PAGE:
Applying makeup at 06:00hrs is a measure of how much I love Husband. That, and how haggard I looked (after six hours of sleep, I resembled two-week-old carrion).

We were past Blenheim when the sun rose over the sea. It was so beautiful – full of golden promise, the sanctity of a new day, a suggestion of redemption – that it brought tears to my eyes. Alternatively, it might have been the knowledge that I willfully passed up another couple of hours in bed, or Jed vigorously licking my left ear, or a combination of all the above.

Pulling off SH1, Jed and I bounced down to a wide, shallow river tumbling over bleached rocks. It was balmy: the sun was warm, the sky a piercing summer blue. I stripped down to a thermal top, long sleeved t-shirt, woolly jumper, fleece and a jacket (it was a lightweight jacket). Jed splashed around a while, then settled down by the water to chew his bone. I sat on a large rock and raised my face to the sun and felt fulsomely content.

After Blenheim there was a garage drought, so even though I still had a quarter tank of diesel left, I stopped to fill up in Kaikoura.

“How much is diesel per litre?” I asked when I went to pay, still mildly stunned at having to fork out the same amount for three quarters of a tank of gas as a full tank in Auckland.

“Oh, I don’t know,” said the cashier, fingering his left nipple. “Changes all the time. Goes up and down.”

“I noticed neither you nor the BP Connect up the road advertised the rate.”

“Yeah, we’re too embarrassed. The locals don’t like us much.”

“Well, I’m from out of town and I don’t like you much either. If that makes you feel any better.”

“Oh, ah, no, not really.” Although he laughed, but I wasn’t really joking.

For two days, I had subsisted on a restricted road trip diet of a) crisps b) salted peanuts c) sandwiches d) pies e) chocolate f) whole, solid forms of fruit and/or g) mints. Further down the main drag in Kaikoura, I stopped at Hislops Organic Café to treat myself to breakfast, and had a visceral response to the hash browns served with my eggs benedict. They were a genuine taste sensation. The staff at Hislops also recharged my mobile phone, brought Jed a bowl of water, and scratched his ears. In fact, the service could only have been improved had they scratched my ears, too. Highly recommended, campers.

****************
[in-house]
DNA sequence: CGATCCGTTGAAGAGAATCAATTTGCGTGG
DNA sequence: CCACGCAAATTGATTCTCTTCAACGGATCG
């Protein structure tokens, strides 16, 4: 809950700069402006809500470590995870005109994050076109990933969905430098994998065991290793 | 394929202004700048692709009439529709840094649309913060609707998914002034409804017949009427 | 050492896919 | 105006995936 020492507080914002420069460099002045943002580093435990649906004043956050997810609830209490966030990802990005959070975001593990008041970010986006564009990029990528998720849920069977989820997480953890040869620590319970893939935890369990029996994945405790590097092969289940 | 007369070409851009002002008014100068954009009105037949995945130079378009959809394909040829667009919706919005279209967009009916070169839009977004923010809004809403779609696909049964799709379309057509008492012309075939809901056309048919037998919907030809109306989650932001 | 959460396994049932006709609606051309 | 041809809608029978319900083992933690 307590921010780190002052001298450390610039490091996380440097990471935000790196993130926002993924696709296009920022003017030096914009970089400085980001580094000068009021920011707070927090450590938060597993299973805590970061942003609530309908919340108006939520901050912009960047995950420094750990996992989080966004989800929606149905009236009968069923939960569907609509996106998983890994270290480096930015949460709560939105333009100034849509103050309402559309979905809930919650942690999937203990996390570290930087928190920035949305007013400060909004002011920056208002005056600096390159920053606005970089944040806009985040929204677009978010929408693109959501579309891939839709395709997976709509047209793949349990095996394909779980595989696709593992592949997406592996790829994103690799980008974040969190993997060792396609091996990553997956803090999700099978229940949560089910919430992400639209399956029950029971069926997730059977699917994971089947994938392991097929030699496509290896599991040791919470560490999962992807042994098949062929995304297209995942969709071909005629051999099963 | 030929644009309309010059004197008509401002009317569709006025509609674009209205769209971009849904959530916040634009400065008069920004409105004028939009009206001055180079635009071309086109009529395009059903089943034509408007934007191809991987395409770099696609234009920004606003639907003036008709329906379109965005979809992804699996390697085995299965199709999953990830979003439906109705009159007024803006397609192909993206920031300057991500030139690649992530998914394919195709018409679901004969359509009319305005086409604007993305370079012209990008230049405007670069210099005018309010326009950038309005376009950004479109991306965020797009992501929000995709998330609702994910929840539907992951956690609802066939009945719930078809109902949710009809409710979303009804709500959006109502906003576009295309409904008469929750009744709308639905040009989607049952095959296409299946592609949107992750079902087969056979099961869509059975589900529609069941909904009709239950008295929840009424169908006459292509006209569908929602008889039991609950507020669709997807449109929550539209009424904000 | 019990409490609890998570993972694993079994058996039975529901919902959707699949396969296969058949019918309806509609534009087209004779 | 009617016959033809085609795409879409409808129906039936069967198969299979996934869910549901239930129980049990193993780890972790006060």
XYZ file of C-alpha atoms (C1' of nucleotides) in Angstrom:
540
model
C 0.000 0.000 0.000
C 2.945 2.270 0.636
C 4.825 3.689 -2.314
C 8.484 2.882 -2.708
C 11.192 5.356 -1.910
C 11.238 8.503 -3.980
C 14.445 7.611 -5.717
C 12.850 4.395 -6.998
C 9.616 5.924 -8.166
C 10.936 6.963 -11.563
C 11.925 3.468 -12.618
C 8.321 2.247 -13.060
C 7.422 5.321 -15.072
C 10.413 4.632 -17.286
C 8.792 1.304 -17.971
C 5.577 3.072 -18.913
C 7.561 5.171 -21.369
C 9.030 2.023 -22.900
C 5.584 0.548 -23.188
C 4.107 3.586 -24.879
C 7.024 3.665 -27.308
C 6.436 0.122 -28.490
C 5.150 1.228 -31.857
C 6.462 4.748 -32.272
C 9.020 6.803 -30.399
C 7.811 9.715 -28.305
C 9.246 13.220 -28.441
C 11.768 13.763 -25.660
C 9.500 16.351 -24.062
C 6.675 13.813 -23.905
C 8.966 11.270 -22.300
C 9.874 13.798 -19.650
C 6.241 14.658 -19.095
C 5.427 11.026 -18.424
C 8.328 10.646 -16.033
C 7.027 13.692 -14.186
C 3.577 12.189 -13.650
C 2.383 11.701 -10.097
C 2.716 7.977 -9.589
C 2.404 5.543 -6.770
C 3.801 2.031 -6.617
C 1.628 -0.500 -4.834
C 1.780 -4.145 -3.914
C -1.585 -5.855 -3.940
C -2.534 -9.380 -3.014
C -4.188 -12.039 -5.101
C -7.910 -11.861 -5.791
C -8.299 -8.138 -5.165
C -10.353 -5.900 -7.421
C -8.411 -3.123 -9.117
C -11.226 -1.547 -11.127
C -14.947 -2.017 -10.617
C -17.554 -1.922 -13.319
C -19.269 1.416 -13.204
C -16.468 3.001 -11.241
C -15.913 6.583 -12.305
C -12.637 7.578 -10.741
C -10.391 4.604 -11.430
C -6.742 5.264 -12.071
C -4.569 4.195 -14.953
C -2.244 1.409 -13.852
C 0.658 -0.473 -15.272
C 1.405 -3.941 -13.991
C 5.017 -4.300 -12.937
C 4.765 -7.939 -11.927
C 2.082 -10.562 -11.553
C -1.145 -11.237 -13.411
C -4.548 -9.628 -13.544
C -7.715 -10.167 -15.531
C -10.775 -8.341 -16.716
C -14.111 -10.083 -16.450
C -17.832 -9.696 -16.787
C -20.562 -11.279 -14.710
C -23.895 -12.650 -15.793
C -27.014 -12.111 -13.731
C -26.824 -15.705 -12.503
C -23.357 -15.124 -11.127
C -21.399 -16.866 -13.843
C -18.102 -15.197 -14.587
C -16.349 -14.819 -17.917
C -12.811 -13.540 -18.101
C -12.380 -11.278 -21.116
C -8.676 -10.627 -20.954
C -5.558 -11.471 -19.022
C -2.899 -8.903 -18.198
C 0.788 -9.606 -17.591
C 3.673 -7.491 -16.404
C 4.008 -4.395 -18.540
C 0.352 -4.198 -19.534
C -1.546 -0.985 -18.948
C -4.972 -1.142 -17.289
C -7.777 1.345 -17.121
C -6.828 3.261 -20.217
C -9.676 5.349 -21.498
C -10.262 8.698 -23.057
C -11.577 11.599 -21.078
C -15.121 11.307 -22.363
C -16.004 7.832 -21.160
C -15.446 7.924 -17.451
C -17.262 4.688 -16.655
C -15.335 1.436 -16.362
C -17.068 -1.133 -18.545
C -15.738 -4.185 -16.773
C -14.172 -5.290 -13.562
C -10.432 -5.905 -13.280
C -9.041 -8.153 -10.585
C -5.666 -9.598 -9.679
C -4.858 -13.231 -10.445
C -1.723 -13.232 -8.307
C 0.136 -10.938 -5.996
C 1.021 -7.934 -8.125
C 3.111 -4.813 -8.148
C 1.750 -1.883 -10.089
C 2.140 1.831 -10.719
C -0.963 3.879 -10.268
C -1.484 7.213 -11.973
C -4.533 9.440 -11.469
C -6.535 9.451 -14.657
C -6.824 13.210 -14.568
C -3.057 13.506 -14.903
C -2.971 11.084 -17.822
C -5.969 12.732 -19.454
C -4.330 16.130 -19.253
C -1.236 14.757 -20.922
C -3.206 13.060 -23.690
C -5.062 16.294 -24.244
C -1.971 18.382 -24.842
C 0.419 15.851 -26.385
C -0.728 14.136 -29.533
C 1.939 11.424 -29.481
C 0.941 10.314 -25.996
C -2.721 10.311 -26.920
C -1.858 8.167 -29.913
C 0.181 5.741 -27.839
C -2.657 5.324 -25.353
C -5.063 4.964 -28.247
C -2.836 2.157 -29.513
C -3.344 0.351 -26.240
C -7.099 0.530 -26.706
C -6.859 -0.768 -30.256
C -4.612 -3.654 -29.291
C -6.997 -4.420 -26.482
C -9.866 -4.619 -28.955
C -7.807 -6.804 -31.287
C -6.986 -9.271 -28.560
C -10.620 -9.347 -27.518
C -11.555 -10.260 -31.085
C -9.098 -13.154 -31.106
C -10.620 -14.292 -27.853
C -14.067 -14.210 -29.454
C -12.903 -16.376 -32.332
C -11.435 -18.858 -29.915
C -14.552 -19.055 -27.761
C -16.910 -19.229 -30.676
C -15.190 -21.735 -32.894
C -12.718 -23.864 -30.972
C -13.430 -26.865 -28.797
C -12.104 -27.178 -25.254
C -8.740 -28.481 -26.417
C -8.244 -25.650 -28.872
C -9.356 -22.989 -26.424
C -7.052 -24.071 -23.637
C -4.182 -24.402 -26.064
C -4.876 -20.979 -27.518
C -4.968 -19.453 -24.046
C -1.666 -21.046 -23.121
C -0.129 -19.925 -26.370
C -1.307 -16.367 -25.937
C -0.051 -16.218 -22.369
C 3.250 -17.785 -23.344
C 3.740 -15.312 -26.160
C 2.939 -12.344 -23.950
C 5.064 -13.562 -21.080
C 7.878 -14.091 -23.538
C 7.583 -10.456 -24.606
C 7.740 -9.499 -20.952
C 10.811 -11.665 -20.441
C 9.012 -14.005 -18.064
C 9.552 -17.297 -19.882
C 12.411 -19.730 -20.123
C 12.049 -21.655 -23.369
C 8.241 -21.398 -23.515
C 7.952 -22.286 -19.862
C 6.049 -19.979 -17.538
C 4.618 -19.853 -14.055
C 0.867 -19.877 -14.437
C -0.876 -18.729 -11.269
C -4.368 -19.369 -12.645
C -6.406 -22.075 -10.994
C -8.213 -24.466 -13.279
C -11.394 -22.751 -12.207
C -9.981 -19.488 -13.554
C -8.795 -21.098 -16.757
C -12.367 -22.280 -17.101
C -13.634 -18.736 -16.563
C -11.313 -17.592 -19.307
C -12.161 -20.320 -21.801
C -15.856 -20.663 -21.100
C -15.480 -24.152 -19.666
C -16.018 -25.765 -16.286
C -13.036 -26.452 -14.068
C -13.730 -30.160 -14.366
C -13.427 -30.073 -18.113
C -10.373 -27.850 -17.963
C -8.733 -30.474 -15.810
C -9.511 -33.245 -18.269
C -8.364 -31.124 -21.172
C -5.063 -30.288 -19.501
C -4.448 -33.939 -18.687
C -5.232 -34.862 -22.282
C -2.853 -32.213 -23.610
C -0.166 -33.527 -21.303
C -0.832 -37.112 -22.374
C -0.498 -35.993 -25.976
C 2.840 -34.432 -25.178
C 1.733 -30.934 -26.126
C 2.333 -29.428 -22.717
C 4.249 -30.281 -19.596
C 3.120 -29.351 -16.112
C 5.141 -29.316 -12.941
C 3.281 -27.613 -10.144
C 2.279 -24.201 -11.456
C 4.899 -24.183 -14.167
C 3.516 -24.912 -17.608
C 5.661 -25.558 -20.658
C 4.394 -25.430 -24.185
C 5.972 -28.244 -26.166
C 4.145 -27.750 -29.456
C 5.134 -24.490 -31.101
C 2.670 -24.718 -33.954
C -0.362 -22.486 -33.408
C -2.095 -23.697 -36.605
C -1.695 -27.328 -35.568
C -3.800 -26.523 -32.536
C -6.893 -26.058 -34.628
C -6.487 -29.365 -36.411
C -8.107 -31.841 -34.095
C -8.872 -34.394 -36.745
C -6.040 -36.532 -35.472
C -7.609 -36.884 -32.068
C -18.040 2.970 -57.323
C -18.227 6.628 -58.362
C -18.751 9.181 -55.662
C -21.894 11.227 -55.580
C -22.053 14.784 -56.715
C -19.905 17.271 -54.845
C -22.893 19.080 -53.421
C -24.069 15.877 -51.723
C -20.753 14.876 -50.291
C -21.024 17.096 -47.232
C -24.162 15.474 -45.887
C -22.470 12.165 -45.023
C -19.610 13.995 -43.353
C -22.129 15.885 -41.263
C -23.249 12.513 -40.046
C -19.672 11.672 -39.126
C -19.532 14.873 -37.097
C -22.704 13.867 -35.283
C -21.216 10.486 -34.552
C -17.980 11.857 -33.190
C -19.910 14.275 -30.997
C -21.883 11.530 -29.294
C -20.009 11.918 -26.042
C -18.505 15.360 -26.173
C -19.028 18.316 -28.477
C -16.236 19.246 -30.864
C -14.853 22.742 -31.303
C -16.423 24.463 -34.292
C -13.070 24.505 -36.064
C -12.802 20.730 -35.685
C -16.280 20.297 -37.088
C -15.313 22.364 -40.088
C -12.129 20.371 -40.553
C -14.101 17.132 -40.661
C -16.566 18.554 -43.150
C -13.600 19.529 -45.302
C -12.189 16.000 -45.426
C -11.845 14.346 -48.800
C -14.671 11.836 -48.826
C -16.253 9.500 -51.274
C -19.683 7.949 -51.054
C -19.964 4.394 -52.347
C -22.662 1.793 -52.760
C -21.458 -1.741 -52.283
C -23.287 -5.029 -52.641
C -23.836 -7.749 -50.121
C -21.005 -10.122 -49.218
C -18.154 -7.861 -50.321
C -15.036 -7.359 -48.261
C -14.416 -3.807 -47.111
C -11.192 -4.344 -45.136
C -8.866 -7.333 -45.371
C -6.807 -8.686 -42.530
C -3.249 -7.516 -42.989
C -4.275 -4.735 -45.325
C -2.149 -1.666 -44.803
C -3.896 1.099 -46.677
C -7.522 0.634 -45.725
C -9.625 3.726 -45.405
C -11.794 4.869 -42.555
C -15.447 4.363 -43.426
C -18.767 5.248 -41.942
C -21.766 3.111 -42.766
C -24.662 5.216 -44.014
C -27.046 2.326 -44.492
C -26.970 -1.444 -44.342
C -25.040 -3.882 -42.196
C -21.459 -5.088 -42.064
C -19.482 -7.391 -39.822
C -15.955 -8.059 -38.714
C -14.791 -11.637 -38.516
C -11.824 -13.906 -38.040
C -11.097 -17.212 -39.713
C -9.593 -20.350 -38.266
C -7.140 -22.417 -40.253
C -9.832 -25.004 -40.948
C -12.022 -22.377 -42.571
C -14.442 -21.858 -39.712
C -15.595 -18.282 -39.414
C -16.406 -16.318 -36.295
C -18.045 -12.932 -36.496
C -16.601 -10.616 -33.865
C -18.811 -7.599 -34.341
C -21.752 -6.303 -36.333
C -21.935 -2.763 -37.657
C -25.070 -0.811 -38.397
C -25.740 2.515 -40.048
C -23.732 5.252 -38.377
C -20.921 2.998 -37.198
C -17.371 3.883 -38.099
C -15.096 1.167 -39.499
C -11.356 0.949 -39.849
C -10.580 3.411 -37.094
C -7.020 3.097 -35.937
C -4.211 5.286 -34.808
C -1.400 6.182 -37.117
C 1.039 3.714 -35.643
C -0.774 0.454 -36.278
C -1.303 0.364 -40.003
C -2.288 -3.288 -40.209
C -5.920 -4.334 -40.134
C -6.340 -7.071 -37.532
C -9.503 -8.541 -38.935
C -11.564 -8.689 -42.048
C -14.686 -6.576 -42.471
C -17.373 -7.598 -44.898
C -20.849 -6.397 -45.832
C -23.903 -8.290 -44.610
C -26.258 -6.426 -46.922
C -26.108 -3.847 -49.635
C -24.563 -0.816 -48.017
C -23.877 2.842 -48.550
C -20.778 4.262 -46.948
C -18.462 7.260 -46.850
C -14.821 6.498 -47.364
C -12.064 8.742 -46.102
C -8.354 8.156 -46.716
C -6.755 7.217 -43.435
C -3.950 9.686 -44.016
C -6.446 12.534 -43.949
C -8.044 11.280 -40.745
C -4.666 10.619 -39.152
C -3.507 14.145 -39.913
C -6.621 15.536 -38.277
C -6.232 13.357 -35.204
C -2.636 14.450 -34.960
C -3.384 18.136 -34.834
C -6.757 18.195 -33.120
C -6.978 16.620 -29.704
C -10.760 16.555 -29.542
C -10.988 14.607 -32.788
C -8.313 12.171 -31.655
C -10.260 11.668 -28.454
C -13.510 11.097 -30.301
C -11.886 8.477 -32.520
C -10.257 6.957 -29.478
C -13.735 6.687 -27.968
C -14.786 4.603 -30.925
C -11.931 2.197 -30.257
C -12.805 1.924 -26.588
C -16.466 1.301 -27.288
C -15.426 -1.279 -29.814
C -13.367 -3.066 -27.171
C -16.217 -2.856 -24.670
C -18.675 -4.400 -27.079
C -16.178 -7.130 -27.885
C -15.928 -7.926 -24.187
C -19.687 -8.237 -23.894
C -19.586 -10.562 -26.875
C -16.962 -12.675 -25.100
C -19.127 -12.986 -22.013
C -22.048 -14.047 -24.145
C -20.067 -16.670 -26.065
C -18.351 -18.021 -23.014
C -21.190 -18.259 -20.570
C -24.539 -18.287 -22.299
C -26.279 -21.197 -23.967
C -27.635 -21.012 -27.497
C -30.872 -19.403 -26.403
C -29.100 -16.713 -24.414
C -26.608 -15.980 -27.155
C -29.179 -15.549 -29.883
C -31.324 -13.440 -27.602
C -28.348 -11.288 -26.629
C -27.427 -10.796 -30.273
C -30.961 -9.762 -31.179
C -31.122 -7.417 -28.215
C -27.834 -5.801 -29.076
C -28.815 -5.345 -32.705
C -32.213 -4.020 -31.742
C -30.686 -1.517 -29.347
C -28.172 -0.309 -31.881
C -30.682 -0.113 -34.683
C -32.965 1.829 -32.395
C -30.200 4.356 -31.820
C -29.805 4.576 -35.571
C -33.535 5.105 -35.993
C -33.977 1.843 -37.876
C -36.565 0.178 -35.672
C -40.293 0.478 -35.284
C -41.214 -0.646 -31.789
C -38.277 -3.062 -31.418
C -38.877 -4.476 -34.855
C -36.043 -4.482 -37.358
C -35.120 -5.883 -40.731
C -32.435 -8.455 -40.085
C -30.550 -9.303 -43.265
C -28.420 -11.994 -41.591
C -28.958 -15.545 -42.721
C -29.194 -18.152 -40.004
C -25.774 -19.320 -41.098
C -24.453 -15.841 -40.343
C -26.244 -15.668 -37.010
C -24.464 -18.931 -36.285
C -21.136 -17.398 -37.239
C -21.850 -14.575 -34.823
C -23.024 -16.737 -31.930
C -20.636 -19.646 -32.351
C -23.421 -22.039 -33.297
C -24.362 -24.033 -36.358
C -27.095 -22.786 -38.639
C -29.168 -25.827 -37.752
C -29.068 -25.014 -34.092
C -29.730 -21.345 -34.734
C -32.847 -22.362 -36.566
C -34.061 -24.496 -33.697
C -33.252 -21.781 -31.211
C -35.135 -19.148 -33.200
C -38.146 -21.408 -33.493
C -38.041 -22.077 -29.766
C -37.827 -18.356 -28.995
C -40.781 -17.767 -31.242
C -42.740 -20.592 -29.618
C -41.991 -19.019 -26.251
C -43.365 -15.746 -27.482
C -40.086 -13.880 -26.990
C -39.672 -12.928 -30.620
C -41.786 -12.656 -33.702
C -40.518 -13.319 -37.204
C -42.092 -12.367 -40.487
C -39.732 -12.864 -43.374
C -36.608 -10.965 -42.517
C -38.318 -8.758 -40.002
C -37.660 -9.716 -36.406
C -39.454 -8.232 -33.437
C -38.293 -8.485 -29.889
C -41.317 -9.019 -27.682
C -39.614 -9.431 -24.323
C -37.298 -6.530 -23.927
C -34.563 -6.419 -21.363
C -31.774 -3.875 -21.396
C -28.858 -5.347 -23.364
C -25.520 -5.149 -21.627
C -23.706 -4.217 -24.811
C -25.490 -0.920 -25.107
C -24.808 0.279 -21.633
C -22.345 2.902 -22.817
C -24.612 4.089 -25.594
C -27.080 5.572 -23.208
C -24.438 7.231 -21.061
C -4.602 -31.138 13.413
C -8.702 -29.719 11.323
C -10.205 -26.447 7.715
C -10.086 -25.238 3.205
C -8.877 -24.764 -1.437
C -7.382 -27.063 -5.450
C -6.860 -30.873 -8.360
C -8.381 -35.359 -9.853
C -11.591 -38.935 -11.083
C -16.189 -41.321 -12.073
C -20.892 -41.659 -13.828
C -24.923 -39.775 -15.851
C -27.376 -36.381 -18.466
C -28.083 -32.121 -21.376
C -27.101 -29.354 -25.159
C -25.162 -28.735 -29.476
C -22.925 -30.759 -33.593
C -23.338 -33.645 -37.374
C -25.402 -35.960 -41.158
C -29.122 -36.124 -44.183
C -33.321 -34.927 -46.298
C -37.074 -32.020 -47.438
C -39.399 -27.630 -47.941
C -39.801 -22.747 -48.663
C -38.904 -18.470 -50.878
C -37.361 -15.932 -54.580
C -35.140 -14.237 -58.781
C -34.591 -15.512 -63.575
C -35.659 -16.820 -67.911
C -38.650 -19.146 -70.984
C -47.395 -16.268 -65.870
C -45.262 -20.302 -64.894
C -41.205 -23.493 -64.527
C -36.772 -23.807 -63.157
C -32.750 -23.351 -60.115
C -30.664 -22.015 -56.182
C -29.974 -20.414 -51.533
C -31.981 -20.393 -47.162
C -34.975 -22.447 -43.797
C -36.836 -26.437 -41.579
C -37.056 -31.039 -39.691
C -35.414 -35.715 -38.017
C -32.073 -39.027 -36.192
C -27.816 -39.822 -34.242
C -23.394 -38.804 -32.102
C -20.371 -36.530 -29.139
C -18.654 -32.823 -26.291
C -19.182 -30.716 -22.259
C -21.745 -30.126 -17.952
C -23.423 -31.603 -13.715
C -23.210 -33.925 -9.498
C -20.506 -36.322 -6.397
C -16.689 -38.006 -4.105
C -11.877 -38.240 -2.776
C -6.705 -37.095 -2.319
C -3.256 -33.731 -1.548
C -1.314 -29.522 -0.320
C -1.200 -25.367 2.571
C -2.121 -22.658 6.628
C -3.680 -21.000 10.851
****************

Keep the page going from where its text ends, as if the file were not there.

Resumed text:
Although vast tracts of the trip were unremarkable, there are snapshots that stand out with a shining clarity: mist over Lake Taupo; the incredible blue of the sea driving down the east coast – each wave trailing a half rainbow; Jed charming drivers out the back window; sitting by the road with the morning paper in Kaikoura with my dog by my feet. There was something liberating about not being answerable to anyone, with nothing to do but drive and think about whatever popped into your head (admittedly, not that much, usually).

Every time I let Jed out for a break, he went berserk; yet not once did he refuse to get back into the car. I was so proud of my little boy.

We arrived in Oamaru shortly before 17:00hrs. Jed was overjoyed to see Husband again and leapt around doing cartwheels and somersaults, much like myself.


Total mileage
Auckland to Wellington 658km
Picton to Oamaru 583km

Total driving time
Auckland South to Wellington 8 hrs
Picton to Oamaru 7 hours

Percentage of time Jed stuck his head out the window

Injuries sustained
Niamh: superficial scarring on forehead from stick wound
Jed: windburn

Sobriety: elusive

We flew to South Island yesterday, which explains the dearth of blog posts – not being in South Island so much as the volume and quantity of Stepfather-In-Law’s G&Ts. It is also the occasion of Sister-In-Law’s 40th birthday. Realistically, I aim to be vaguely sober again by Tuesday.

At Auckland Airport, about to board the airplane:

Husband: What seat numbers are we?

Me: 29 E and F.

Husband: So do we board through the front or rear door?

Me: Well, I suppose there must be no more than forty, forty five rows on the plane. So the back.

Husband: Let’s board at the front.

Me: Why did you ask my opinion if you are just going to ignore it?

Husband: There’s less people boarding at the front.

Me: So what-

Husband: And the check-in attendant said rows one to thirty board through the front door.

Me <doubtfully>: She did?

Husband: Yes, definitely.

So we boarded through the front door, whereupon we spent the next 20 minutes fighting through swarms of passengers to get to the SECOND LAST ROW OF THE PLANE.

Husband <collapsing in seat>: Maybe she said, rows one to THIRTEEN board through front gate-

Me: Gah!

Dairy free

This afternoon I cycled into Henderson to pick up a litre of milk for Husband. I was motivated by love, devotion – and guilt (I forgot to buy milk during the weekly shop).

It was only when I arrived in Henderson/Misty Valley that I realised I had left my wallet behind.